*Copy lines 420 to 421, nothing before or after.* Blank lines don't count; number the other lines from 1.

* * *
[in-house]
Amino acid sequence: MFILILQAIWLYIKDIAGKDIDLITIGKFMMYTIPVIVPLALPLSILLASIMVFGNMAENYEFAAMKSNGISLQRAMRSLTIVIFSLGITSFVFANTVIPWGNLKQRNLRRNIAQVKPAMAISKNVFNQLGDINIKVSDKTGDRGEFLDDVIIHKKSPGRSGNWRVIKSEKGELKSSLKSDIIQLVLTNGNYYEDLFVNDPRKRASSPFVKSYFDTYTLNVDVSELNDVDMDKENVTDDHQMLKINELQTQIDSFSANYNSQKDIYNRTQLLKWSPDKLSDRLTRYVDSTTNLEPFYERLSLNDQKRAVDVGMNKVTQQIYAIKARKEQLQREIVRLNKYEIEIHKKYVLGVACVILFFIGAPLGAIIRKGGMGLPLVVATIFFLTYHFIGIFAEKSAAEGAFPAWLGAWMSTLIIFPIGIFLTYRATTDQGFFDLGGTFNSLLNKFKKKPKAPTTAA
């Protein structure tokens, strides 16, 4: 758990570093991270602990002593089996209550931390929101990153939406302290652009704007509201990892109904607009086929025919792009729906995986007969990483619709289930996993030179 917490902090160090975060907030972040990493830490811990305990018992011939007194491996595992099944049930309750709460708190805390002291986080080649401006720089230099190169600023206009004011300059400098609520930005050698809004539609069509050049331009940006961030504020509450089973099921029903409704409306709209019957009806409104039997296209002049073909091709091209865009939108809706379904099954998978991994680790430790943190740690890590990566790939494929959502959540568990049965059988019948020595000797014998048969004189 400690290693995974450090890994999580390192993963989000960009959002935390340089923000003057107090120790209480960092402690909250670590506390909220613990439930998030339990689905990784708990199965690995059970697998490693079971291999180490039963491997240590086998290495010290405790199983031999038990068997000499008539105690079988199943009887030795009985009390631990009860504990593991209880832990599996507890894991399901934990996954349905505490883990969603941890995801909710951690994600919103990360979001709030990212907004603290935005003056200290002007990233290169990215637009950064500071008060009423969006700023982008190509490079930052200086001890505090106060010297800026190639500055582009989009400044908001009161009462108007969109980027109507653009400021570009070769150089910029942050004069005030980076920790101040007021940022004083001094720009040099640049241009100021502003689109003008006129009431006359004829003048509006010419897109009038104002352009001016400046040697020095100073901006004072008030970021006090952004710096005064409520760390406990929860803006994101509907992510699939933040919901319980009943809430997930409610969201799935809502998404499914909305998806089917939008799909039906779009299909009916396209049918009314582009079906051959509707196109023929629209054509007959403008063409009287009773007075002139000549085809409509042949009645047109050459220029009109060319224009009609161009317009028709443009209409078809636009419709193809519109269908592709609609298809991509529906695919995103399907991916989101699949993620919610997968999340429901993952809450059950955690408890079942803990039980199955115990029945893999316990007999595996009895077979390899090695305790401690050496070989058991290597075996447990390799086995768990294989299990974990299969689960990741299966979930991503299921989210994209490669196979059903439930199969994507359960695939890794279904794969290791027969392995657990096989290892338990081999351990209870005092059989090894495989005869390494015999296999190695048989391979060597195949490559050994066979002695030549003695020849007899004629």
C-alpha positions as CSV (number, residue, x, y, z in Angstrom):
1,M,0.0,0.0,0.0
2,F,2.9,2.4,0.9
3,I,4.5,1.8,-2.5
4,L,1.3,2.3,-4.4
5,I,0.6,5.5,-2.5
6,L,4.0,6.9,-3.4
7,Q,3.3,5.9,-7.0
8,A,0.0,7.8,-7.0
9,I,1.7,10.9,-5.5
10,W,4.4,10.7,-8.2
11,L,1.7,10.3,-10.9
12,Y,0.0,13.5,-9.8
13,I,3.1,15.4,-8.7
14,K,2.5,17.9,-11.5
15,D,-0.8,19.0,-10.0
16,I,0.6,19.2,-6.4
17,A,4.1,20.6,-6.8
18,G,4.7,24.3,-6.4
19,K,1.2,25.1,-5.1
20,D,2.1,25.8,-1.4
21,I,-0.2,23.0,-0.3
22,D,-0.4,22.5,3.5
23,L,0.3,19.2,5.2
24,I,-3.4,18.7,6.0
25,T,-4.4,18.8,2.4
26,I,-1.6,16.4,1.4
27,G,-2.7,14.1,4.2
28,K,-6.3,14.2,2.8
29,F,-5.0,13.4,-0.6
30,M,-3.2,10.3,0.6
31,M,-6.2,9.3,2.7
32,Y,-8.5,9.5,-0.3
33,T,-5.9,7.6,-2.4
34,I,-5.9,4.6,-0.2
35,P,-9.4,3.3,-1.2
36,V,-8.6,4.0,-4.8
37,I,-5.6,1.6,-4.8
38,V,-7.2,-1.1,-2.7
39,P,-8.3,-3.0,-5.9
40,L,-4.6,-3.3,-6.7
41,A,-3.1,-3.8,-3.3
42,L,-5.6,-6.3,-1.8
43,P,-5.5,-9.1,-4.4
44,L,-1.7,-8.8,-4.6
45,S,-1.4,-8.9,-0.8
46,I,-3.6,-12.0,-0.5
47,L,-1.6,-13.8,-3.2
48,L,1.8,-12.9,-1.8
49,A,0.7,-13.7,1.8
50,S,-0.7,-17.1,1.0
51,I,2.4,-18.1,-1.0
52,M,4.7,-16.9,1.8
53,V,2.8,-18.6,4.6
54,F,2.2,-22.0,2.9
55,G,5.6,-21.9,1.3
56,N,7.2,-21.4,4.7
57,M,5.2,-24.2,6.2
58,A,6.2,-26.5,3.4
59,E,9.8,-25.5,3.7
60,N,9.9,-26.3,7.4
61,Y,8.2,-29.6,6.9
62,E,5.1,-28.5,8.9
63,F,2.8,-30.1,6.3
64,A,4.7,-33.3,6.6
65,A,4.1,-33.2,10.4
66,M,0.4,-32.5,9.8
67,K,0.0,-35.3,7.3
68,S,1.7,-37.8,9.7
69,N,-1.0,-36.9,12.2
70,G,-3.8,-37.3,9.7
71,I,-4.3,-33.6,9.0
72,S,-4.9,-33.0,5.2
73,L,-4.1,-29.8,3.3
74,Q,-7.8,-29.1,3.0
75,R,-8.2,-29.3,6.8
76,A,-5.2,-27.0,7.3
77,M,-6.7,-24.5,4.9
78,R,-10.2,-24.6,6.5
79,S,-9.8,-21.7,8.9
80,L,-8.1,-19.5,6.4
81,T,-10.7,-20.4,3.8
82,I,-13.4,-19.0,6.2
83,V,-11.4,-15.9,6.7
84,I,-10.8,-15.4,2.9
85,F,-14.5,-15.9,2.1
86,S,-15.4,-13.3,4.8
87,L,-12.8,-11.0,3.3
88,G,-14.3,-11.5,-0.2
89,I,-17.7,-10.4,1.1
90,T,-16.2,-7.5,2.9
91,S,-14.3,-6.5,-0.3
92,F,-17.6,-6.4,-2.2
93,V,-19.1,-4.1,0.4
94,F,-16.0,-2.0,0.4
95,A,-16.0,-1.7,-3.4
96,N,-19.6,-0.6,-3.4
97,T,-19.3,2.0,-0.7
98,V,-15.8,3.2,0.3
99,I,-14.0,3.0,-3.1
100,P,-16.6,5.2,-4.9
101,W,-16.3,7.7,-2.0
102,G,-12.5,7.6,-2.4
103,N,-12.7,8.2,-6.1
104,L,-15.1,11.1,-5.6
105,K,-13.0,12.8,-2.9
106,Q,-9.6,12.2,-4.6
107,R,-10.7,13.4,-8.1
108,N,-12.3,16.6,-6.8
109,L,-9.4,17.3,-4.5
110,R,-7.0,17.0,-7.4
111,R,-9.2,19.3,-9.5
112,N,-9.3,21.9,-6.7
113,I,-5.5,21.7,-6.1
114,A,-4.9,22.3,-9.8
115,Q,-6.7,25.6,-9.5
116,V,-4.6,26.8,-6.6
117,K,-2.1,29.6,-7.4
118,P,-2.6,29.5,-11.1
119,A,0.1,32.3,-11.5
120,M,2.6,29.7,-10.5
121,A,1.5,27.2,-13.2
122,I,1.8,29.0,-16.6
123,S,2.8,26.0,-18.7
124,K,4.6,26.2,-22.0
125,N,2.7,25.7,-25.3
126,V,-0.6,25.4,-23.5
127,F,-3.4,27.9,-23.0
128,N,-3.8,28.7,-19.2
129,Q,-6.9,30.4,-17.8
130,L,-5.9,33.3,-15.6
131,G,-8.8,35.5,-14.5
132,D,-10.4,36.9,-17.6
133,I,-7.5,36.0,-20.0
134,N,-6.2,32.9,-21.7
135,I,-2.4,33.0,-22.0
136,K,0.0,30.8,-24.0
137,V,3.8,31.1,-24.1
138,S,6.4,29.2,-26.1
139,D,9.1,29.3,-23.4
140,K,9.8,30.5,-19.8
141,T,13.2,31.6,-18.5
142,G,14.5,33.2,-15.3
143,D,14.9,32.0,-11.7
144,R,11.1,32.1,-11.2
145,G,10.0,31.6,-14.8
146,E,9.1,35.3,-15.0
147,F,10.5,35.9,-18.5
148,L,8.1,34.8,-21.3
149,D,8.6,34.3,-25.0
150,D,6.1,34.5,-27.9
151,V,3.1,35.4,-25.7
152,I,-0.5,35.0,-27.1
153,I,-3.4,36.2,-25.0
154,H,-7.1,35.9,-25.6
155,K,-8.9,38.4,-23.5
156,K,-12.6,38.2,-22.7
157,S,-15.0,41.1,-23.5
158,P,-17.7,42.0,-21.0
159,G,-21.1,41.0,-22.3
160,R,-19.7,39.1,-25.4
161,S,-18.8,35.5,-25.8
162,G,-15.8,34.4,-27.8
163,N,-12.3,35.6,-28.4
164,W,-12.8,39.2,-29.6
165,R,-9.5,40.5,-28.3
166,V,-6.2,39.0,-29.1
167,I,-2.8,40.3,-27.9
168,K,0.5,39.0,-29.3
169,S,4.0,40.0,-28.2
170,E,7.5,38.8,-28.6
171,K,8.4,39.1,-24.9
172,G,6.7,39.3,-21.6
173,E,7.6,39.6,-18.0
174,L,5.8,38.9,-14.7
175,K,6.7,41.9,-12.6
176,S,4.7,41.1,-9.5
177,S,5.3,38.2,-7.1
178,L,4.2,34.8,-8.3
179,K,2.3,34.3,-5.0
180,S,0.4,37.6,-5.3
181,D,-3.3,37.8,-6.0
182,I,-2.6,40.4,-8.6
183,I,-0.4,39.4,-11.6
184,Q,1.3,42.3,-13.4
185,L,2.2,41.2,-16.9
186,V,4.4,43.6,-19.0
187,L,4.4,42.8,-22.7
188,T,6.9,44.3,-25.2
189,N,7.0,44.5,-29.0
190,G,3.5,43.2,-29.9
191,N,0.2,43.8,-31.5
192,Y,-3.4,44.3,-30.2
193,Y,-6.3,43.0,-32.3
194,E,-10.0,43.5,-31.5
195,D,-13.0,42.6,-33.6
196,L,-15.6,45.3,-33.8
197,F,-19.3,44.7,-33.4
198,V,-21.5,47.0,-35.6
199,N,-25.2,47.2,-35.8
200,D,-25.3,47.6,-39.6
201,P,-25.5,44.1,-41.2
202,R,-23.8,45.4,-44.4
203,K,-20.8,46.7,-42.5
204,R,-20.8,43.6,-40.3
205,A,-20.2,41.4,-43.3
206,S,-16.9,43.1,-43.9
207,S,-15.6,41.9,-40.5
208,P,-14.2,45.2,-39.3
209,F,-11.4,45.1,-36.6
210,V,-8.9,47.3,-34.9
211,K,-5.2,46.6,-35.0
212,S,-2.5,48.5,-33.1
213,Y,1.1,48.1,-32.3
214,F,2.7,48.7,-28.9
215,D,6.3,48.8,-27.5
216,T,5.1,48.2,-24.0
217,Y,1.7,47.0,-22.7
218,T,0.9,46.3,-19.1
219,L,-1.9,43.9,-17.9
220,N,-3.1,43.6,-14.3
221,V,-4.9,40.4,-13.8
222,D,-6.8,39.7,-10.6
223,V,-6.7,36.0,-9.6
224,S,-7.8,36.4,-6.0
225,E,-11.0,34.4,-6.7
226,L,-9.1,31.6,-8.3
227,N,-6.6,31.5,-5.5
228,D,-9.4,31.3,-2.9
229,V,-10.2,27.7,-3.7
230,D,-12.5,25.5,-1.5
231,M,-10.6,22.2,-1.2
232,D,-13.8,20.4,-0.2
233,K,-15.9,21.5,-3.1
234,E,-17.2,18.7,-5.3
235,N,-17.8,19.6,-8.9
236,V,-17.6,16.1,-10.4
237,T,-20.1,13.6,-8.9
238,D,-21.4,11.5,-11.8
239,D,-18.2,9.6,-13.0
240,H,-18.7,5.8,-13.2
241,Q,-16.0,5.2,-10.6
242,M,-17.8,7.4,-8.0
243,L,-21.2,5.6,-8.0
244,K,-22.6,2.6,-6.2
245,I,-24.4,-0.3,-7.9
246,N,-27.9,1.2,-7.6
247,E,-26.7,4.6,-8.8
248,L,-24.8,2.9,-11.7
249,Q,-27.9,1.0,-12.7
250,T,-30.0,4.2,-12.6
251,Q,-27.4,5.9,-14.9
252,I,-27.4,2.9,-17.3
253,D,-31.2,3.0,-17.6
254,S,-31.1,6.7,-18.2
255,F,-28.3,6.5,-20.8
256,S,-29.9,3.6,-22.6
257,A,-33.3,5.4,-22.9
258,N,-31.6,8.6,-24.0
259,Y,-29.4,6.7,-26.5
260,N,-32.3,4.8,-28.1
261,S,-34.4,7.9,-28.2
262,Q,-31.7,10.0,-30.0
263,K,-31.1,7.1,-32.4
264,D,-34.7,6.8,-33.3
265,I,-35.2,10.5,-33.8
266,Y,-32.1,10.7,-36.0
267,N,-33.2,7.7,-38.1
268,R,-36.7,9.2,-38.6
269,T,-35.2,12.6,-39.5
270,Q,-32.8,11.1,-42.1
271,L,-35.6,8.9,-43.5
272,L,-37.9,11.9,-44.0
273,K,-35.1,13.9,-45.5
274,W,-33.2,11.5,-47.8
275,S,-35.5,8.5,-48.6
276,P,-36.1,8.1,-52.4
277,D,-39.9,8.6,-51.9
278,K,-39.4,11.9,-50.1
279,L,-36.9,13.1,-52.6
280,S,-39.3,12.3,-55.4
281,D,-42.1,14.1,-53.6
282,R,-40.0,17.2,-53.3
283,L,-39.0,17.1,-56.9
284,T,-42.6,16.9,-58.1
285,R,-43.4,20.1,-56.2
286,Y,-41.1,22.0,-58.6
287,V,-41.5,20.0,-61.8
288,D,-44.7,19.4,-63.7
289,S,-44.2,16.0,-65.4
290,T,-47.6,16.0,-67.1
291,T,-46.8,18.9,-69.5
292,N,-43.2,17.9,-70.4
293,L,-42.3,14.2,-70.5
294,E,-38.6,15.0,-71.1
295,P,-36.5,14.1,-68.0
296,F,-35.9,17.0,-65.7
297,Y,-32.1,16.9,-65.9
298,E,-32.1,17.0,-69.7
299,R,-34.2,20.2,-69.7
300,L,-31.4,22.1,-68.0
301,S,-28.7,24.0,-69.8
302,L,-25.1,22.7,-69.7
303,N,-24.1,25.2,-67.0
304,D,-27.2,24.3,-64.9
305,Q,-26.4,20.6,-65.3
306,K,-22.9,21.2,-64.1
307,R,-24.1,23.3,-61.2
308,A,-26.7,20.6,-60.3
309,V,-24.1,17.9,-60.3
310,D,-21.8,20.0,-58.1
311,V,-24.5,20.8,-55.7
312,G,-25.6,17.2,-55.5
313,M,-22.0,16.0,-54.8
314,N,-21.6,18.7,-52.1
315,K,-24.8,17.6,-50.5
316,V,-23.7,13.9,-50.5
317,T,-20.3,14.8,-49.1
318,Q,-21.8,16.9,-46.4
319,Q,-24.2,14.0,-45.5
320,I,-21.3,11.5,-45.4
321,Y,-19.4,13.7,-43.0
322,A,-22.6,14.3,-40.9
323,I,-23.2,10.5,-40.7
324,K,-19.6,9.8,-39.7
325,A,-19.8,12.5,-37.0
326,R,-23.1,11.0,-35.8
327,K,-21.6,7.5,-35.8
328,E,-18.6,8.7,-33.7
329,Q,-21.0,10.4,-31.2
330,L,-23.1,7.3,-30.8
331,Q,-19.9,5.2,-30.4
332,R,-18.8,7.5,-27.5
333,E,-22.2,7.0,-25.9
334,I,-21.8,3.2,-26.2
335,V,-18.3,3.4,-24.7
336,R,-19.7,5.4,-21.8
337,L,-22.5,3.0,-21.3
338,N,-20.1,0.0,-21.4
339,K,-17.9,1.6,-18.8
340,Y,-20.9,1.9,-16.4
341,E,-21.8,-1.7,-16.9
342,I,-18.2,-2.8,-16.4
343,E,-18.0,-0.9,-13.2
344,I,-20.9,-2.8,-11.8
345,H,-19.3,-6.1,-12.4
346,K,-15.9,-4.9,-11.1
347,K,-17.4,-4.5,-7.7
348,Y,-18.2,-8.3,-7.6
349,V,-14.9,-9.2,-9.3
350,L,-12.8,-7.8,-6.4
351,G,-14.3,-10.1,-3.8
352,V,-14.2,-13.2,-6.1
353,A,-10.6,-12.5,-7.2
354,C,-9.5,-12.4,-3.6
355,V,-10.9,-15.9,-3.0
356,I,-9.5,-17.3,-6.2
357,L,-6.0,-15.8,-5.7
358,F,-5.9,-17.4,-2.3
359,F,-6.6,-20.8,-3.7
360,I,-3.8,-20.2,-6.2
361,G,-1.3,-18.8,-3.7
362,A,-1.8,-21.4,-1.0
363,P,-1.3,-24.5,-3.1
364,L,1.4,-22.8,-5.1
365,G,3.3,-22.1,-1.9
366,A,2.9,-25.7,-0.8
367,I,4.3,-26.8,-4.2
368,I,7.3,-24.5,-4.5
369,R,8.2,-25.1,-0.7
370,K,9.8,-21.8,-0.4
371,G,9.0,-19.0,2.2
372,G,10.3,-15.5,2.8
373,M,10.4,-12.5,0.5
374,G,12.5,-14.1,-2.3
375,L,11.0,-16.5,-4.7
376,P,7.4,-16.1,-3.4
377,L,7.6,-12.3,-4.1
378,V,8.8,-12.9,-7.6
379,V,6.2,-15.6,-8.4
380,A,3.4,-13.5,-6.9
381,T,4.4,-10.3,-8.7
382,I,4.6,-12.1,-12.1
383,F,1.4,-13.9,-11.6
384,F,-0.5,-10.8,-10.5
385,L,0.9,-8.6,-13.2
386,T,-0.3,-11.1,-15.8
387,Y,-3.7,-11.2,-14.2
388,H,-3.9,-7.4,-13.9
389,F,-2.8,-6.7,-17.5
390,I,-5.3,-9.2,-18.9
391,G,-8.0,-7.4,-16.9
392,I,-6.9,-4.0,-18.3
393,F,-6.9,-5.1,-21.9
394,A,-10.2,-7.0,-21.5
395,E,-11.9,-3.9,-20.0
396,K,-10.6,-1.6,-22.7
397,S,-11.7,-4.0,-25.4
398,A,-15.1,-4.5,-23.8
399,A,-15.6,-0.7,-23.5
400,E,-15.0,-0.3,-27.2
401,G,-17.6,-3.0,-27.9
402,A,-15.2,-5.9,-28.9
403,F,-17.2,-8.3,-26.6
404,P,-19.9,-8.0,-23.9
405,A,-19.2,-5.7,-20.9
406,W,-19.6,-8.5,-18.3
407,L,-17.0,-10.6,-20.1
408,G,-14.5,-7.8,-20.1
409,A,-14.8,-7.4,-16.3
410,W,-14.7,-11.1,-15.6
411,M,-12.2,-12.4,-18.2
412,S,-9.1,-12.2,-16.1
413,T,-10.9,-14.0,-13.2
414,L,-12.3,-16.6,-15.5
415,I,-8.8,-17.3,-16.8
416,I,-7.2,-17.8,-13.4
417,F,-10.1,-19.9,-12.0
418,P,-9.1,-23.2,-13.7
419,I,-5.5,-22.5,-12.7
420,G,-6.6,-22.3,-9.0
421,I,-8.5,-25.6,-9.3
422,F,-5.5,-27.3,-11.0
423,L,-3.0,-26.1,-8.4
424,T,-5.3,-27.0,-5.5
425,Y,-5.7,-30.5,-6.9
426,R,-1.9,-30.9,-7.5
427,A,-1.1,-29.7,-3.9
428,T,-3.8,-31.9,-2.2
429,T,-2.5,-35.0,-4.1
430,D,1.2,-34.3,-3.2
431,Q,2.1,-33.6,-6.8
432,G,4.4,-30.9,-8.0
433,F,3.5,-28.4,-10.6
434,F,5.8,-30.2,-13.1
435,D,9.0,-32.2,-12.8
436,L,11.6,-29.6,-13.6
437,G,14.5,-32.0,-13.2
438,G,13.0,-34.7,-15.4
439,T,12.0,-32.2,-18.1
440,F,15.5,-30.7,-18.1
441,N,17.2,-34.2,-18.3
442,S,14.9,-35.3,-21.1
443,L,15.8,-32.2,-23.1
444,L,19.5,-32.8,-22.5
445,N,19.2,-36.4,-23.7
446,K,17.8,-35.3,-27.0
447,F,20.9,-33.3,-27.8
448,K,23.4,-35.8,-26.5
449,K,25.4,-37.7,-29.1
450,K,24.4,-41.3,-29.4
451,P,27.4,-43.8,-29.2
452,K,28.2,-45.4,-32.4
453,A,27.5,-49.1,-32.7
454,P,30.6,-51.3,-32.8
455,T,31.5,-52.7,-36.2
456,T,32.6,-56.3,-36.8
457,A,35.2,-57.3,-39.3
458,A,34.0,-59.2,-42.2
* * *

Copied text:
416,I,-7.2,-17.8,-13.4
417,F,-10.1,-19.9,-12.0